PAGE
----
It's not only CW dramas that have the higher-ups mixing with the plebes. Lost caters to the Internet crowd by offering exclusive mysteries and content only available online, and The Fuselage, "The Official Site of the Creative Team Behind Lost (Sponsored by J.J. Abrams)," features a VIP section where actors, writers and producers post messages for fans of the ABC show. The team members reply to general threads or comments that fans post in the other Fuselage forums. For the most part, the VIPs are treated with respect, and the boards are encouraging and affirmative. During the second season, however, criticism toward the series became more pointed and prevalent. After the finale, creator and writer Damon Lindelof took a particularly critical poster to task:

On a personal note, Pryce…I really don't care if you believe we've "pulled it off" or not. Your negativity stands out as a harsh contrast to the spirit of what is essentially a fan board…

So all due respect, either keep watching and try to be nice every once in awhile… Or as I've suggested before, go check out CRIMINAL MINDS. It's awesome and they solve THEIR mysteries every week.

To the rest of you wonderful people, I appreciate your love and support wildly… We really do it for you. Yes. Even YOU, Pryce.

Which begs the question: should "fan boards" only permit positive commentary? Should people be allowed to present viewpoints that aren't 100% Grade A-for-Asskissing certified? Does mingling, even if only virtually, with The Powers That Be increase or decrease the validity of offered opinions?

Audience/television interface doesn't only apply to scripted shows. Website TVgasm — a site that recaps several television series — good-naturedly mocked for several seasons the eerie precision of Julie Chen, journalist and wife of CBS head honcho Les Moonves, during her hosting activities on Big Brother. Its writers dubbed her Chenbot, and offered a variety of merchandise celebrating the nickname. After a montage of clips featuring her catchphrase "But first…" popped up last year, Chen took notice. She mentioned her nickname in magazines and on her other job, The Early Show. She even drank from a Chenbot mug on air. However, it wasn't until the August 24 episode of Big Brother that TVgasm actually impacted the series. Chen announced that the name of the Head of Household competition was "But First." Writer B-Side joyfully freaked out in that week's live blog:

And by the way, the site that popularized this catchphrase — that made it a catchphrase? TVgasm.com. And where the hell did that catchphrase come from? It came from a little joke that J-Unit and I had back with Big Brother 3. And we used to say it all the time, when we would just watch, before TVgasm even existed. And who, how — could you even imagine a joke you that have with your friends becomes part of the show? Like, literally part of the show. The power of TVgasm, everyone. Changing pop culture, affecting pop culture. We're a powerful beast. You can't deny us!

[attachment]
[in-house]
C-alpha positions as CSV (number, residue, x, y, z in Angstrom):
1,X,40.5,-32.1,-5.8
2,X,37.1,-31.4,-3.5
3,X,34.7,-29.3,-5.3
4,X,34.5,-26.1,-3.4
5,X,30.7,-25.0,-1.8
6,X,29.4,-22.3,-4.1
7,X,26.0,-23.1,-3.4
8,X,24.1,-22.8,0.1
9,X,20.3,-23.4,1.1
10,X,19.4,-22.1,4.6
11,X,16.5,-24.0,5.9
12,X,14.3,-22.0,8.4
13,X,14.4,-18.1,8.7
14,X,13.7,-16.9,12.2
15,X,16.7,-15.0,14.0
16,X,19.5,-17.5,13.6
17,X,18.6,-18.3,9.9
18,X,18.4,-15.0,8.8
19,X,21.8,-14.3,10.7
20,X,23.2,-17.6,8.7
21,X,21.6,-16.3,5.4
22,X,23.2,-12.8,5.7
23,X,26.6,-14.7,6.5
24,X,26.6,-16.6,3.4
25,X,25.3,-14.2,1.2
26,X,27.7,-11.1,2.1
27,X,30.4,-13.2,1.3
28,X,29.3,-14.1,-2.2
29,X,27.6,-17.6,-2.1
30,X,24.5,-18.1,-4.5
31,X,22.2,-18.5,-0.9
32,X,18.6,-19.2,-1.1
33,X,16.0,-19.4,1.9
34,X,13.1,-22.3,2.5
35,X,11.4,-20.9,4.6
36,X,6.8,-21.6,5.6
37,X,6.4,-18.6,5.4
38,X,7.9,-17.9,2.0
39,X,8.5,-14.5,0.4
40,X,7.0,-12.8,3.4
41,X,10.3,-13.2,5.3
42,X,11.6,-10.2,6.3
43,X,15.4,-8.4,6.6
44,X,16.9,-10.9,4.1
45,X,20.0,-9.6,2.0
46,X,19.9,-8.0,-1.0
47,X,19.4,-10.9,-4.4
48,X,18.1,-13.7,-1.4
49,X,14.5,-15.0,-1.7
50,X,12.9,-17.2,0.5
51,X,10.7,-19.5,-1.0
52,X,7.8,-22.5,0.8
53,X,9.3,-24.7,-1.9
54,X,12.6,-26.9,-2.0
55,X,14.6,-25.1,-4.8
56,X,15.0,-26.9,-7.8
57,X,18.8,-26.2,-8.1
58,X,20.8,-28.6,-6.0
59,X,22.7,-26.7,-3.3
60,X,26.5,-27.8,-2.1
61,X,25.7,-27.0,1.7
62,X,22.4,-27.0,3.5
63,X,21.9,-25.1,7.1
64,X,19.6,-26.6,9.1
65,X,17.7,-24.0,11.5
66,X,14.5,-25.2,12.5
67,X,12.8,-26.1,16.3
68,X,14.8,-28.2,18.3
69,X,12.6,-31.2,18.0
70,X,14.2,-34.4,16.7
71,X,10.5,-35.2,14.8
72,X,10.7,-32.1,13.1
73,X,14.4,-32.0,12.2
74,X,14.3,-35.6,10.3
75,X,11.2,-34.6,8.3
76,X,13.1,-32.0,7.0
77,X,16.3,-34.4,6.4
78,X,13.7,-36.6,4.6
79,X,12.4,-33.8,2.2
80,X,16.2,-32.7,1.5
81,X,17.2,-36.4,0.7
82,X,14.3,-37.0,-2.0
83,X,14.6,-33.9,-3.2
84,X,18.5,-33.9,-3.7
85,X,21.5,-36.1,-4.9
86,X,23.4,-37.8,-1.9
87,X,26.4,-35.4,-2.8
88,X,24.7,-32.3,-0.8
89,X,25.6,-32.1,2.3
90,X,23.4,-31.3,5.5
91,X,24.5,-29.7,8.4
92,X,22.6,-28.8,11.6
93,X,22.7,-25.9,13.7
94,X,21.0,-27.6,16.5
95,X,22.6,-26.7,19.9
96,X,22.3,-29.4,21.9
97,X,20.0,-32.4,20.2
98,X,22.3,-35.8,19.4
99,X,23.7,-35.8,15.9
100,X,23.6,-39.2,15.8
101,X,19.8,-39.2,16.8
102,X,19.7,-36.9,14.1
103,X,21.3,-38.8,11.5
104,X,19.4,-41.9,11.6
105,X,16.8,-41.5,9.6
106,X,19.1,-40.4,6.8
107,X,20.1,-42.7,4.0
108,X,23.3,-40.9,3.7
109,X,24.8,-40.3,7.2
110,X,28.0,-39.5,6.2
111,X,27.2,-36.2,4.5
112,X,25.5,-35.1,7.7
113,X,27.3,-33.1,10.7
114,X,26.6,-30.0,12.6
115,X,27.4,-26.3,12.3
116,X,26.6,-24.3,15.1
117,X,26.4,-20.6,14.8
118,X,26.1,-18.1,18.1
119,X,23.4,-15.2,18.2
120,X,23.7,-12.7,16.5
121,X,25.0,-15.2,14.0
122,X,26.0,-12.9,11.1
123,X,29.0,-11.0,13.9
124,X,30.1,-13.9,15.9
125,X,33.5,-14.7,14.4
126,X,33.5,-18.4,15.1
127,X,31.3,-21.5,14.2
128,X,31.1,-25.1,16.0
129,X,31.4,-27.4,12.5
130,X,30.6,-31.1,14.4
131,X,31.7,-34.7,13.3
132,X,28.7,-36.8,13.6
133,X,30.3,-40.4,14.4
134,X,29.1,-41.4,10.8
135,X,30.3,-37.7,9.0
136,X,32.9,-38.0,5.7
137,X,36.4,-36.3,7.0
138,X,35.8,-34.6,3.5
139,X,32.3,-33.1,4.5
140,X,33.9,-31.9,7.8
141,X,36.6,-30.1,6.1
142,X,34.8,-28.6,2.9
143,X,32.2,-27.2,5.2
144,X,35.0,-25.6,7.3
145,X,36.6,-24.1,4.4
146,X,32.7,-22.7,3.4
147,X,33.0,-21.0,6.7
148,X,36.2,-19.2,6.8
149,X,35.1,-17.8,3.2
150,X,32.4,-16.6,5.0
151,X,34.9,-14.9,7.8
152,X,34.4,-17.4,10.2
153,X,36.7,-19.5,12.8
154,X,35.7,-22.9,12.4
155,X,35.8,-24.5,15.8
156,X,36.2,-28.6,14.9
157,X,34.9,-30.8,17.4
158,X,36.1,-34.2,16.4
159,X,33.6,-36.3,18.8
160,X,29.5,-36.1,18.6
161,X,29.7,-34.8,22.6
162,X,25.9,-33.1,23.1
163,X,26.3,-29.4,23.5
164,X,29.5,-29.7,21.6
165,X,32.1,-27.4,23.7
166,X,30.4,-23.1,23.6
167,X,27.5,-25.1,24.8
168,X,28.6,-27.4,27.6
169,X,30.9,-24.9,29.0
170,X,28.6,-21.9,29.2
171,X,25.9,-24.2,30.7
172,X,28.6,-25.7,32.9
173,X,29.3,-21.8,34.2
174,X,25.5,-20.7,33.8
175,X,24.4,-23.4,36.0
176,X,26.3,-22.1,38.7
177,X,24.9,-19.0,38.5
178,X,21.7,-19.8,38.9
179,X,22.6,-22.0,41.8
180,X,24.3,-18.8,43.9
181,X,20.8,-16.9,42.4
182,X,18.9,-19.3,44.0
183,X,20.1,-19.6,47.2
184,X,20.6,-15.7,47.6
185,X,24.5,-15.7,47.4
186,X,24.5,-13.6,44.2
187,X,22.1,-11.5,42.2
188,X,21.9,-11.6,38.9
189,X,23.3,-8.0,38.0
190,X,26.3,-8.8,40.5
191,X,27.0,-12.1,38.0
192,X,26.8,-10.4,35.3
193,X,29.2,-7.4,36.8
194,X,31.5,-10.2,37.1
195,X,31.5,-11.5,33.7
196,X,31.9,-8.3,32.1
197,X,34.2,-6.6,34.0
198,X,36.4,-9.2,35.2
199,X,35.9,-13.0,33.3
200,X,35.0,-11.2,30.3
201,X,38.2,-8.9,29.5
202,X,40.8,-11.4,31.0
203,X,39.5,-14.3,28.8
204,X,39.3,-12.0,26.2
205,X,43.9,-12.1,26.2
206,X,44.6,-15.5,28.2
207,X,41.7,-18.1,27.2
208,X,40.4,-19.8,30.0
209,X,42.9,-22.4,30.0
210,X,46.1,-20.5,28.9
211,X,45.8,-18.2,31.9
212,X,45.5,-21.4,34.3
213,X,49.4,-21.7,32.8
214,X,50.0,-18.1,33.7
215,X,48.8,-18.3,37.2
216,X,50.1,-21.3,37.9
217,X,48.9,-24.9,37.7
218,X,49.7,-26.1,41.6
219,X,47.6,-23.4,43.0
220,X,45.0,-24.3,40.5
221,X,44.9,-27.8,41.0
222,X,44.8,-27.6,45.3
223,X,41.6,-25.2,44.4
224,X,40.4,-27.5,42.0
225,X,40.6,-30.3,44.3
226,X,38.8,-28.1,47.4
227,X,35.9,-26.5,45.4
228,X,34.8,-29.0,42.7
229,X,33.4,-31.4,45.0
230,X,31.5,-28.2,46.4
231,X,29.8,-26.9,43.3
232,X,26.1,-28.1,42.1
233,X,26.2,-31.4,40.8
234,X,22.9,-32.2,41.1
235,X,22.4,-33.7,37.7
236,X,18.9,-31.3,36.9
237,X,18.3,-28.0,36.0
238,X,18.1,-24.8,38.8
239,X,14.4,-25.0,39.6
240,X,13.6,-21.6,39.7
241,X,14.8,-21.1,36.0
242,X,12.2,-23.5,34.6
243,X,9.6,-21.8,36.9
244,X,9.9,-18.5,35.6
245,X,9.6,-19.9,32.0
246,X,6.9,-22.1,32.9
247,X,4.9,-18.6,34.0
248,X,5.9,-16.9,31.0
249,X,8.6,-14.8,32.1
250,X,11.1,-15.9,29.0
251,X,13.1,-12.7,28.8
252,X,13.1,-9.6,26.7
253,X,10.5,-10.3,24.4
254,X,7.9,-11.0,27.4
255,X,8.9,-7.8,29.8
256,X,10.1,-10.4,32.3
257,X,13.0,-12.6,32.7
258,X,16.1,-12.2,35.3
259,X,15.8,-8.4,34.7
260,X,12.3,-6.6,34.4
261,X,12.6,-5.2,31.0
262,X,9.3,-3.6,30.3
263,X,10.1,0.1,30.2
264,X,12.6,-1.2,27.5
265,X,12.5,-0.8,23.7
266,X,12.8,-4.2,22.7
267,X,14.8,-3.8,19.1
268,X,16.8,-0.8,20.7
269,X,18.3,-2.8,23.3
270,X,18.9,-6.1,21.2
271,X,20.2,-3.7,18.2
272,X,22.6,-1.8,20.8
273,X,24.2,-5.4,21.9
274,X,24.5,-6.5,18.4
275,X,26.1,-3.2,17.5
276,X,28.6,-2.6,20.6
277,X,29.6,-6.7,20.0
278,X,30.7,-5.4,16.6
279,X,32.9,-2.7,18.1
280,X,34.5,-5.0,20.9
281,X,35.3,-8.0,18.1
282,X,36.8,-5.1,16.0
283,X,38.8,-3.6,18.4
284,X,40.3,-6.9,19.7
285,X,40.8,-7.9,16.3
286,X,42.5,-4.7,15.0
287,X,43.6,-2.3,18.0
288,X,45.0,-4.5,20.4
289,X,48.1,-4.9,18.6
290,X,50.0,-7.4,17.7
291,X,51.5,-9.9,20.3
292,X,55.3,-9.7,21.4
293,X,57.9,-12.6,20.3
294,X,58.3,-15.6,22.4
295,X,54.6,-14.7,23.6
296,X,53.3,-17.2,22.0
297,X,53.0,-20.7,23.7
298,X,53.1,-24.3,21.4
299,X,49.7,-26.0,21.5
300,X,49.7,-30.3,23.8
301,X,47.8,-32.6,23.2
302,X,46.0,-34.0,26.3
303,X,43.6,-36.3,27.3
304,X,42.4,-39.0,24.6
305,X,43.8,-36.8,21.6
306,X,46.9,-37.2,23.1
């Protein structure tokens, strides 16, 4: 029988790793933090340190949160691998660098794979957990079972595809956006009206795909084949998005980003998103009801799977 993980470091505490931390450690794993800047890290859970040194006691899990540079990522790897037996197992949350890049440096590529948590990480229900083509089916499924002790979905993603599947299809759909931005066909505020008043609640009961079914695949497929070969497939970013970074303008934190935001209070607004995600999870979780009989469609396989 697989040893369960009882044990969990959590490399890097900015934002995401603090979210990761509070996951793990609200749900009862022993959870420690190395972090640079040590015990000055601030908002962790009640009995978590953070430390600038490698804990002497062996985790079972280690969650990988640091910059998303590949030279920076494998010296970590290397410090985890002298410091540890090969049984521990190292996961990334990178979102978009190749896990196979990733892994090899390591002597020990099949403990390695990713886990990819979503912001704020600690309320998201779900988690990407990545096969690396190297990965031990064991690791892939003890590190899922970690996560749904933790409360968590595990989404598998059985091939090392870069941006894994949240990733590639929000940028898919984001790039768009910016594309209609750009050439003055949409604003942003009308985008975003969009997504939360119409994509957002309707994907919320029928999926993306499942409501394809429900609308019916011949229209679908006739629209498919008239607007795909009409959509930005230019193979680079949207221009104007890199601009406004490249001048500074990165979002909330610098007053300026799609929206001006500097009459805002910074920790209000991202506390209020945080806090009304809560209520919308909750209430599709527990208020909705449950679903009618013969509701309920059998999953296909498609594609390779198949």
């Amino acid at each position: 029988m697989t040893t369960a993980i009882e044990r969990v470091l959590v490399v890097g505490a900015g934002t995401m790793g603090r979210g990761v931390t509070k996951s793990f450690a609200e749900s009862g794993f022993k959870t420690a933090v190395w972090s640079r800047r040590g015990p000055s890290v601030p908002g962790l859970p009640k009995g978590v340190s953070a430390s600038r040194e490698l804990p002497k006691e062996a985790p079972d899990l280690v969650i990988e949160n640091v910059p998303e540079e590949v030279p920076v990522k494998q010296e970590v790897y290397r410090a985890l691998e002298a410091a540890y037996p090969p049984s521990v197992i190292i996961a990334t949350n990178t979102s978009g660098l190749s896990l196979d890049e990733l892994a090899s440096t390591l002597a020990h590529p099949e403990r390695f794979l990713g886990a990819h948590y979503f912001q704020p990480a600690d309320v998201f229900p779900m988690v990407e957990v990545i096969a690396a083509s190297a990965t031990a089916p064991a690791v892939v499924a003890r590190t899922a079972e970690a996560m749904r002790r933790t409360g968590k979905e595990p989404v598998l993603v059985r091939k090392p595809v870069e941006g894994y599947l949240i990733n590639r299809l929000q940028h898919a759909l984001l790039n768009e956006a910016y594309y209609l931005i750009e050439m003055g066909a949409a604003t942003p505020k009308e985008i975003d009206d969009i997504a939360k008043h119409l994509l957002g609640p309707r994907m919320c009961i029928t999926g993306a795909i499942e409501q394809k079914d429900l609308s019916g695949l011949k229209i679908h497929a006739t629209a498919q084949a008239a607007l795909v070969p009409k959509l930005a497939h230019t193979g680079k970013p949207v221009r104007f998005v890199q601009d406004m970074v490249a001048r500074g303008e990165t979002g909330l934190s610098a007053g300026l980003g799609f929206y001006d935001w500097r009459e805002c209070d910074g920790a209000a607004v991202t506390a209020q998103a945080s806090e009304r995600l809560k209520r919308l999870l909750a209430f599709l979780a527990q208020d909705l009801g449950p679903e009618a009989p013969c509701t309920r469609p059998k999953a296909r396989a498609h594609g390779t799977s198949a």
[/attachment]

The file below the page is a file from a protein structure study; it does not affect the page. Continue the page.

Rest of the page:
After the glow wore off, however, fellow blogger Hannah pointed out that Chen and CBS have yet to give actual credit to the site for its influence. Perhaps they have trouble saying the name "TVgasm" aloud without snorting. B-Side remained hopeful that they might someday get a site shout-out, but he felt "like [he] won a million dollars or something."

Should television show runners, producers and writers listen to fans? If so, how much? Is it part of the creative process for the people making the shows to consider the wishes of their audience? If the answer is yes, how much of what the fans want or demand should be factored in? No one works in a total vacuum, but catering too much to public opinion could decrease the weight of a character's choices or a particular story arc. The Internet can be a useful litmus test for those who bring new stories into out living rooms every week, but the pH level is tricky and almost impossible to measure exactly. Praise can transform into backlash instantaneously, leaving bewildered television writers and creators wondering where did their love go.

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About the Author(s)

As a child, Dee Stiffler was only allowed to watch one hour of television a day. She usually chose Sesame Street. Today, she overcompensates by knowing far too much about the WB's lineup as well as pop culture in general. Email her at pop@gapersblock.com.